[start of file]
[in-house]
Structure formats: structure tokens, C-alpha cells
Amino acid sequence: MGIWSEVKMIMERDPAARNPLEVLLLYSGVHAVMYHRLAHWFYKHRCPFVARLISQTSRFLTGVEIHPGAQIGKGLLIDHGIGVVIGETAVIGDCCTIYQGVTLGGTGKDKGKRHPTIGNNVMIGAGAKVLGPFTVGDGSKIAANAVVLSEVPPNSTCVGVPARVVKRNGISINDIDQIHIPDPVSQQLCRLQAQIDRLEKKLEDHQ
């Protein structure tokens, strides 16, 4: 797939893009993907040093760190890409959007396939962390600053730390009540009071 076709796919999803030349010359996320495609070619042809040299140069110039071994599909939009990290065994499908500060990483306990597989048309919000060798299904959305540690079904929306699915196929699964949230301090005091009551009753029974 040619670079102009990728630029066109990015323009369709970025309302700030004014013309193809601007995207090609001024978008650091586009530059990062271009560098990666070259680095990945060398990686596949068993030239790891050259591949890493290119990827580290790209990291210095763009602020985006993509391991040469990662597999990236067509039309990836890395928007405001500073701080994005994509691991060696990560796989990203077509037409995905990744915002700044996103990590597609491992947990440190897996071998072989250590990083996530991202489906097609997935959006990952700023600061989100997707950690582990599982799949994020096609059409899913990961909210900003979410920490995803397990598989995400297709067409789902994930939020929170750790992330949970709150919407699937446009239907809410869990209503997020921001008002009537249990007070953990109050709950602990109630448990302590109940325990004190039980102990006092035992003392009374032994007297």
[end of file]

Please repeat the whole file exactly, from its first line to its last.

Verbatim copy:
[in-house]
Structure formats: structure tokens, C-alpha cells
Amino acid sequence: MGIWSEVKMIMERDPAARNPLEVLLLYSGVHAVMYHRLAHWFYKHRCPFVARLISQTSRFLTGVEIHPGAQIGKGLLIDHGIGVVIGETAVIGDCCTIYQGVTLGGTGKDKGKRHPTIGNNVMIGAGAKVLGPFTVGDGSKIAANAVVLSEVPPNSTCVGVPARVVKRNGISINDIDQIHIPDPVSQQLCRLQAQIDRLEKKLEDHQ
């Protein structure tokens, strides 16, 4: 797939893009993907040093760190890409959007396939962390600053730390009540009071 076709796919999803030349010359996320495609070619042809040299140069110039071994599909939009990290065994499908500060990483306990597989048309919000060798299904959305540690079904929306699915196929699964949230301090005091009551009753029974 040619670079102009990728630029066109990015323009369709970025309302700030004014013309193809601007995207090609001024978008650091586009530059990062271009560098990666070259680095990945060398990686596949068993030239790891050259591949890493290119990827580290790209990291210095763009602020985006993509391991040469990662597999990236067509039309990836890395928007405001500073701080994005994509691991060696990560796989990203077509037409995905990744915002700044996103990590597609491992947990440190897996071998072989250590990083996530991202489906097609997935959006990952700023600061989100997707950690582990599982799949994020096609059409899913990961909210900003979410920490995803397990598989995400297709067409789902994930939020929170750790992330949970709150919407699937446009239907809410869990209503997020921001008002009537249990007070953990109050709950602990109630448990302590109940325990004190039980102990006092035992003392009374032994007297």